Song—tam Glen - Poem by Robert Burns
MY heart is a-breaking, dear Tittie,
Some counsel unto me come len',
To anger them a' is a pity,
But what will I do wi' Tam Glen?
I'm thinking, wi' sic a braw fellow,
In poortith I might mak a fen;
What care I in riches to wallow,
If I maunna marry Tam Glen!
There's Lowrie the Laird o' Dumeller—
"Gude day to you, brute!" he comes ben:
He brags and he blaws o' his siller,
But when will he dance like Tam Glen!
My minnie does constantly deave me,
And bids me beware o' young men;
They flatter, she says, to deceive me,
But wha can think sae o' Tam Glen!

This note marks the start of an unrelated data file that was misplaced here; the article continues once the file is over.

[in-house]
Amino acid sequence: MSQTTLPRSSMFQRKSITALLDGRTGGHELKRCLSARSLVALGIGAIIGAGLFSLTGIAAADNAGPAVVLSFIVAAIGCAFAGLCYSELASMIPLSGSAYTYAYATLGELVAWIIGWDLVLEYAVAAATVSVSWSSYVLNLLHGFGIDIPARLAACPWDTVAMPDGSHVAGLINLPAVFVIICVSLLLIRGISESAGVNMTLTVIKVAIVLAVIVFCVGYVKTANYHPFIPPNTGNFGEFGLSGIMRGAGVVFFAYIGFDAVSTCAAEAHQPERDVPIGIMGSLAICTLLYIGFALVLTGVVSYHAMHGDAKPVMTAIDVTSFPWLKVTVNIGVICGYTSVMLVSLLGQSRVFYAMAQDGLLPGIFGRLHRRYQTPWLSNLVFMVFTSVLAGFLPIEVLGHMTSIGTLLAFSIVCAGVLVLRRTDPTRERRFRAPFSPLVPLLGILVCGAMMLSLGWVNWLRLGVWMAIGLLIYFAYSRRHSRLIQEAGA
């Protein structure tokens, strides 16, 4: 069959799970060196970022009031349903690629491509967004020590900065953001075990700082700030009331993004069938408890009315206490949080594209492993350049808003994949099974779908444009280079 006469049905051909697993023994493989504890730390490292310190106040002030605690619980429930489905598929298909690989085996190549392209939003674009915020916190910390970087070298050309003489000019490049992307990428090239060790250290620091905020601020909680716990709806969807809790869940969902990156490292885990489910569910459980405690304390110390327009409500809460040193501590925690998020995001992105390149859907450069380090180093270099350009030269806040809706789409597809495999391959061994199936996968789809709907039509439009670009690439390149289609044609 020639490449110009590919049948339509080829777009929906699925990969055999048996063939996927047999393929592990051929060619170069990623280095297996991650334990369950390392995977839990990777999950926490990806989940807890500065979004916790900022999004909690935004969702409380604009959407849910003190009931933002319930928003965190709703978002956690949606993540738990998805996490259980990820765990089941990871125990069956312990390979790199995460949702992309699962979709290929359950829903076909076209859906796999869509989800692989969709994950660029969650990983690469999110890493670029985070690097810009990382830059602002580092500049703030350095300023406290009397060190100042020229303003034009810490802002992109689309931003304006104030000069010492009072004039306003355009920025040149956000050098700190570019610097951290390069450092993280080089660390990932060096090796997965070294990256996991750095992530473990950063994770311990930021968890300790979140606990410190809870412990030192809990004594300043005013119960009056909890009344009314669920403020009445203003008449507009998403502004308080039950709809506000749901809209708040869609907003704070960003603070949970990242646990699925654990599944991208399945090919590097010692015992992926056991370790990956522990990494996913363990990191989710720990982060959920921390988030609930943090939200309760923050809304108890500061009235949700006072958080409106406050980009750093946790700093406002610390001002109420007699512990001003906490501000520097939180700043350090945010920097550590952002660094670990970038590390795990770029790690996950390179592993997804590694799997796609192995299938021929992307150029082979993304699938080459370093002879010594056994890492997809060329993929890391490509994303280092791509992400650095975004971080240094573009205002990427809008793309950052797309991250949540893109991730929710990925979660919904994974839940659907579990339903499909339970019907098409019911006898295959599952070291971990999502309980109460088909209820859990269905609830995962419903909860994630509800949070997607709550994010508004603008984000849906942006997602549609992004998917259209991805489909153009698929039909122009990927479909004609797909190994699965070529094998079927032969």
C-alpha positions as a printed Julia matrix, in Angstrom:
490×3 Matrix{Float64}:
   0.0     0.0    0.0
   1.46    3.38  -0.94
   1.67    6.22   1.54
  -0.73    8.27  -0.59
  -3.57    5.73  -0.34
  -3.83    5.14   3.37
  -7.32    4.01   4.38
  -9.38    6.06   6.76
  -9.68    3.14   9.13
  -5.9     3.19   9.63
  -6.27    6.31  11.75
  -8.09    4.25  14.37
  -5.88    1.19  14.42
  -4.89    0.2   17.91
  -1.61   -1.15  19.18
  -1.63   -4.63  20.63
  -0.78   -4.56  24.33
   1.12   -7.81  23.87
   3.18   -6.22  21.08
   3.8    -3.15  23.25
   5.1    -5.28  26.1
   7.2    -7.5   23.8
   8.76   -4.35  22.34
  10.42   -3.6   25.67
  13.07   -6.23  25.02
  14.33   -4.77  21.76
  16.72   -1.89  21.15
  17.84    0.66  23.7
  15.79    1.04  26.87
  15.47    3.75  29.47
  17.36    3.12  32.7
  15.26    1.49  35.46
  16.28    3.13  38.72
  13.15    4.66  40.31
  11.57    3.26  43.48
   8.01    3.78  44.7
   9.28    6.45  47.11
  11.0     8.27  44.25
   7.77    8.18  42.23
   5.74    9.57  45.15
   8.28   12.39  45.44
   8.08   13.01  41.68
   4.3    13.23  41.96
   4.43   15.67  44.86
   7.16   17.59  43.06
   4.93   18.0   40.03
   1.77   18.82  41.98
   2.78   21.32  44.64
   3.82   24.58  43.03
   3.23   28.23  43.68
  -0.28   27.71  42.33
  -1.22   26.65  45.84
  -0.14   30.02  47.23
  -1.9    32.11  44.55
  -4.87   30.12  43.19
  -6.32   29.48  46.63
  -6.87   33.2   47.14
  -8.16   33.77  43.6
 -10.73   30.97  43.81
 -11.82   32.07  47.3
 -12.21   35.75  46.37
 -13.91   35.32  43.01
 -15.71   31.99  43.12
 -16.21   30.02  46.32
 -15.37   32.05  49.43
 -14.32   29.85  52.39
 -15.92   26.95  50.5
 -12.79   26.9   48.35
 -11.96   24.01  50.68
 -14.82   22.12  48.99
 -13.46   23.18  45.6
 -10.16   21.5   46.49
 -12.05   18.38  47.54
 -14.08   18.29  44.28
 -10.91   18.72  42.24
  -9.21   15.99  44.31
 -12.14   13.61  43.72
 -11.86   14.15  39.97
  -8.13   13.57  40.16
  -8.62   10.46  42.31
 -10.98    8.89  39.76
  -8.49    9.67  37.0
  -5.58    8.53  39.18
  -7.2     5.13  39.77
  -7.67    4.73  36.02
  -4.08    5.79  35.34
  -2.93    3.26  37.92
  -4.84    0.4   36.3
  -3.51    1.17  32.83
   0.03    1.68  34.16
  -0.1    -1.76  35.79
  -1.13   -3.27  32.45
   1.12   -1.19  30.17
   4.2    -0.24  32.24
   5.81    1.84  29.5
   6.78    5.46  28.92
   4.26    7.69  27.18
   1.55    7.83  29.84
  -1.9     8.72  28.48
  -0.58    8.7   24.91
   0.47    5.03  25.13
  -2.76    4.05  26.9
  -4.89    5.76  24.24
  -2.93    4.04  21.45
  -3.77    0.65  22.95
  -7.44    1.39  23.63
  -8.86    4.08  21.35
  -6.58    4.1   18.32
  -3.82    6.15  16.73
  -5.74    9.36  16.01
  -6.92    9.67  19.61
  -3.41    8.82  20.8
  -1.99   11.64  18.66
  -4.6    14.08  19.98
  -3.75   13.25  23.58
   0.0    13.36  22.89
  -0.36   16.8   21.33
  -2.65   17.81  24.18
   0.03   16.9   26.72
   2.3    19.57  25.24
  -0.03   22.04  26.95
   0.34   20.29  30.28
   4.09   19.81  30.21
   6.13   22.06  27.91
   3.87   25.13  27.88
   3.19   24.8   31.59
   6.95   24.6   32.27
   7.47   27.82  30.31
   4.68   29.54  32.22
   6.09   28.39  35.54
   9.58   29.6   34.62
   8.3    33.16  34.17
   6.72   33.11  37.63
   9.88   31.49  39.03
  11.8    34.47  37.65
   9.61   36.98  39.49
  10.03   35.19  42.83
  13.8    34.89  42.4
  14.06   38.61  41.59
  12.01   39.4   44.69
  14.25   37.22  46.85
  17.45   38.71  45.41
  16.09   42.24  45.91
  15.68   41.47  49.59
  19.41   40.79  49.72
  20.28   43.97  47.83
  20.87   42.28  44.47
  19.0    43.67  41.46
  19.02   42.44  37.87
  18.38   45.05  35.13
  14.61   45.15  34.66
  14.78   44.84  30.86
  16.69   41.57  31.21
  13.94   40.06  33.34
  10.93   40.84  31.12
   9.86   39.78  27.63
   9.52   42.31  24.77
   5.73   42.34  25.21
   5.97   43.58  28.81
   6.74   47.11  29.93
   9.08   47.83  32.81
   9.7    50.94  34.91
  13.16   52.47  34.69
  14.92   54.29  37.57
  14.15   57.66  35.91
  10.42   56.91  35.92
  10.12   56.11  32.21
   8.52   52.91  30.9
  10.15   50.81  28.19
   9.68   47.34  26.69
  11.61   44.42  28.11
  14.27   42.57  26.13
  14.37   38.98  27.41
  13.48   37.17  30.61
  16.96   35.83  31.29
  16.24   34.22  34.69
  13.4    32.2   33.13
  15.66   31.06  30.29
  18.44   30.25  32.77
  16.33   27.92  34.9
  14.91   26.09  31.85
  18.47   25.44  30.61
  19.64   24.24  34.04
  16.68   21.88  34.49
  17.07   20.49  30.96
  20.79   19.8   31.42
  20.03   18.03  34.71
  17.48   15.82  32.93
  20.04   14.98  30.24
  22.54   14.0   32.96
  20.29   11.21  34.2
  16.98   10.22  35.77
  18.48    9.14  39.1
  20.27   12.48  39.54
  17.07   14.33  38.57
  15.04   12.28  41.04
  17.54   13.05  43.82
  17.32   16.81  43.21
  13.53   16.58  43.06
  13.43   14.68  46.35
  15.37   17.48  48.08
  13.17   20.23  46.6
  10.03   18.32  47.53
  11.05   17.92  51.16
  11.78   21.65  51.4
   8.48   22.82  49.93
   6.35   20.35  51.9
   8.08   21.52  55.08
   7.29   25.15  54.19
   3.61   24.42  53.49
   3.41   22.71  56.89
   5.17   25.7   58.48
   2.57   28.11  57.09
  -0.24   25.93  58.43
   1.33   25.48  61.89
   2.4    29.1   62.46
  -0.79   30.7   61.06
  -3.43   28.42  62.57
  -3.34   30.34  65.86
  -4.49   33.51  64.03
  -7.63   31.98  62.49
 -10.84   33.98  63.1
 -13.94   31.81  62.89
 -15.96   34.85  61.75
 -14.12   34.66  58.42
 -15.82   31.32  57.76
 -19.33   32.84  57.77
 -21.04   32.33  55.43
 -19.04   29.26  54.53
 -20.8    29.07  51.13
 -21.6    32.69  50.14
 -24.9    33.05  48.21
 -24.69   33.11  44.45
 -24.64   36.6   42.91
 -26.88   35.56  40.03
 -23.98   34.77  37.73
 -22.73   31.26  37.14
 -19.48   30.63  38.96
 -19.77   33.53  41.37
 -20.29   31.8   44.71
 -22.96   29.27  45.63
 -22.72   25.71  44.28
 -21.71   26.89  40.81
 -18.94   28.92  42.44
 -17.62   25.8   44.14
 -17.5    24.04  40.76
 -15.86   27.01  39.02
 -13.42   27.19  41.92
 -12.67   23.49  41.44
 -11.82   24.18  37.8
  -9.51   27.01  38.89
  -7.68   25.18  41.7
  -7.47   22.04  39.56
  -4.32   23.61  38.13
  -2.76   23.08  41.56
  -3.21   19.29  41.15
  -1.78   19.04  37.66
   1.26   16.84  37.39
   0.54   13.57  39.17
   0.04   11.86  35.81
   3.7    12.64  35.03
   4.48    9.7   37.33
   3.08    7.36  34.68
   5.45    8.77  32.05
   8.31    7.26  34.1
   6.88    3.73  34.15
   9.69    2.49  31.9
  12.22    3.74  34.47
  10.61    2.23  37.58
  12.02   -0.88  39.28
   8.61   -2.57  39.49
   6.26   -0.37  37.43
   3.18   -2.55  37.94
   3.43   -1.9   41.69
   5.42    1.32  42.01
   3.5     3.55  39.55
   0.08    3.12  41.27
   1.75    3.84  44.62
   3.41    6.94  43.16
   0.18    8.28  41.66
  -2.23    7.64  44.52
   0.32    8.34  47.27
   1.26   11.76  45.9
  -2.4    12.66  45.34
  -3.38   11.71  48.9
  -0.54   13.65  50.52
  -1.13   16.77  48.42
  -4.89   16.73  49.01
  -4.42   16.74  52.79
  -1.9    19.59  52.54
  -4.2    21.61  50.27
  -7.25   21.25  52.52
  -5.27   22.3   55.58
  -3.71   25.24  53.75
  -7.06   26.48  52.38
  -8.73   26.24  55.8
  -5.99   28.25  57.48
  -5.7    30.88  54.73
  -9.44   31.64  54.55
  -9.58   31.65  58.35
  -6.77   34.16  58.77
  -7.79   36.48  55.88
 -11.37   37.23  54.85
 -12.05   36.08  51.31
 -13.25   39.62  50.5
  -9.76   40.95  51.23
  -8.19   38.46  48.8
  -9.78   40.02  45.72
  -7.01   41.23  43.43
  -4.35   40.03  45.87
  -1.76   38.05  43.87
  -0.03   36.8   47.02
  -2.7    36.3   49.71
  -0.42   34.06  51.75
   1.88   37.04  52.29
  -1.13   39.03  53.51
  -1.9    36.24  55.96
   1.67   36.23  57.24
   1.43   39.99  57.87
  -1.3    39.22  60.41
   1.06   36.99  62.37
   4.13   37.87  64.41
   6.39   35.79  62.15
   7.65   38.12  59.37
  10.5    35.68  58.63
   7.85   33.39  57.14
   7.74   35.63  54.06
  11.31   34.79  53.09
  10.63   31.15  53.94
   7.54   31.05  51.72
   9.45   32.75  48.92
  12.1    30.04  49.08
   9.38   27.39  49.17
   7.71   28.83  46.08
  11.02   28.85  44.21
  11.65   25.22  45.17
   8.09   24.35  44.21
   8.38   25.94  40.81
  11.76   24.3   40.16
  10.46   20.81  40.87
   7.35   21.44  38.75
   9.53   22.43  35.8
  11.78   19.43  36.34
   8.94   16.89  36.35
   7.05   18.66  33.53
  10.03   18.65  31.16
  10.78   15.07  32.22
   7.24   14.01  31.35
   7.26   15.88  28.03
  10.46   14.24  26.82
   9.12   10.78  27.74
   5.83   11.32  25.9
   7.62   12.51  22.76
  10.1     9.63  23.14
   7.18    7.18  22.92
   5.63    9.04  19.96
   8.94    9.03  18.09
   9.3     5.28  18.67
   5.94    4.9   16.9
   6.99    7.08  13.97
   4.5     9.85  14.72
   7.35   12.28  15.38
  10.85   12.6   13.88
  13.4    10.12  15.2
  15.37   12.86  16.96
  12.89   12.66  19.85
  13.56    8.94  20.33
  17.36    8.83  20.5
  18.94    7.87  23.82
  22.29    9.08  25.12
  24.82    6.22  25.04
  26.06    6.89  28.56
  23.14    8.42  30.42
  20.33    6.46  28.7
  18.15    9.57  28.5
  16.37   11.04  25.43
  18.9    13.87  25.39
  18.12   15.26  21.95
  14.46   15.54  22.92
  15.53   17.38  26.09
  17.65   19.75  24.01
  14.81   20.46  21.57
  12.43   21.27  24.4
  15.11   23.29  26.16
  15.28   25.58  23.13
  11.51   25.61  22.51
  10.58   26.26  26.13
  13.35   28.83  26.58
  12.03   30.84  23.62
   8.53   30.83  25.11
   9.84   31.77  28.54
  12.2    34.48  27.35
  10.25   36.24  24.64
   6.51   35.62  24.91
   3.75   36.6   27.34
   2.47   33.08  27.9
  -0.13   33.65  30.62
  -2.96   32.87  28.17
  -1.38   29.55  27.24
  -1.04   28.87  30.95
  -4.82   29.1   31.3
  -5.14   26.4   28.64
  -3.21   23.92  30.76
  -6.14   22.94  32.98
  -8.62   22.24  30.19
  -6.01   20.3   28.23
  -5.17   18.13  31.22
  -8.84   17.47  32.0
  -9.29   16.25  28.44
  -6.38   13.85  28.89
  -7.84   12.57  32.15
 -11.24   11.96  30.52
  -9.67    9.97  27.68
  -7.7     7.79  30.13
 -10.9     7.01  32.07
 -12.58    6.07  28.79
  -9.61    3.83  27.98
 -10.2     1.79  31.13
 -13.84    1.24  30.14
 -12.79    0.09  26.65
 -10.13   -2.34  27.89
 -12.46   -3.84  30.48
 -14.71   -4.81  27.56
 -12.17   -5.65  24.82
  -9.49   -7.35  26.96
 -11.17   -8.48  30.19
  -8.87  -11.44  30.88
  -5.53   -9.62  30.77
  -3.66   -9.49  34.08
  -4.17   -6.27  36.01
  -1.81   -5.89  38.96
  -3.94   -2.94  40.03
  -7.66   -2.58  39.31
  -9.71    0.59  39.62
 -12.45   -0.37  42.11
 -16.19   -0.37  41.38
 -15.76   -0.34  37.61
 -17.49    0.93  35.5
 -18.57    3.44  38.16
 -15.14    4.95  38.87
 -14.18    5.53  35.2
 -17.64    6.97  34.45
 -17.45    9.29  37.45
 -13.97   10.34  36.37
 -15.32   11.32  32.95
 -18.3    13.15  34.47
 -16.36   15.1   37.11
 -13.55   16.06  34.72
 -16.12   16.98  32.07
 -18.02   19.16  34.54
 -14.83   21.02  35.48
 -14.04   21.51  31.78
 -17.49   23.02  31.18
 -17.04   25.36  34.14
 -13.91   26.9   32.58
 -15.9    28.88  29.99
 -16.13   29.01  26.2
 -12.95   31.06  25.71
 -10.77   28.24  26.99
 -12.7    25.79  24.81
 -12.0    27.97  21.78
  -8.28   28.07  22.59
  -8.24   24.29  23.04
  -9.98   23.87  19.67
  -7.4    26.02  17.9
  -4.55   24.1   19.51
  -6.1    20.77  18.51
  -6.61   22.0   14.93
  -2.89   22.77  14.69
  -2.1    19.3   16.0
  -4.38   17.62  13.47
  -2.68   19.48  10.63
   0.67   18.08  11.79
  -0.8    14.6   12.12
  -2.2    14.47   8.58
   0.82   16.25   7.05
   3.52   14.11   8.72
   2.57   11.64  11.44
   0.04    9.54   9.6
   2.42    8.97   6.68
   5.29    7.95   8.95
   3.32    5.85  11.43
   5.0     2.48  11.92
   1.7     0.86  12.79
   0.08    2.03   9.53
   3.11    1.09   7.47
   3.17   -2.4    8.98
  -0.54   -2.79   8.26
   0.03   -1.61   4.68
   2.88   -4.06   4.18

My daddie says, gin I'll forsake him,
He'd gie me gude hunder marks ten;
But, if it's ordain'd I maun take him,
O wha will I get but Tam Glen!
Yestreen at the Valentine's dealing,
My heart to my mou' gied a sten';
For thrice I drew ane without failing,
And thrice it was written "Tam Glen"!
The last Halloween I was waukin
My droukit sark-sleeve, as ye ken,
His likeness came up the house staukin,
And the very grey breeks o' Tam Glen!
Come, counsel, dear Tittie, don't tarry;
I'll gie ye my bonie black hen,
Gif ye will advise me to marry
The lad I lo'e dearly, Tam Glen.
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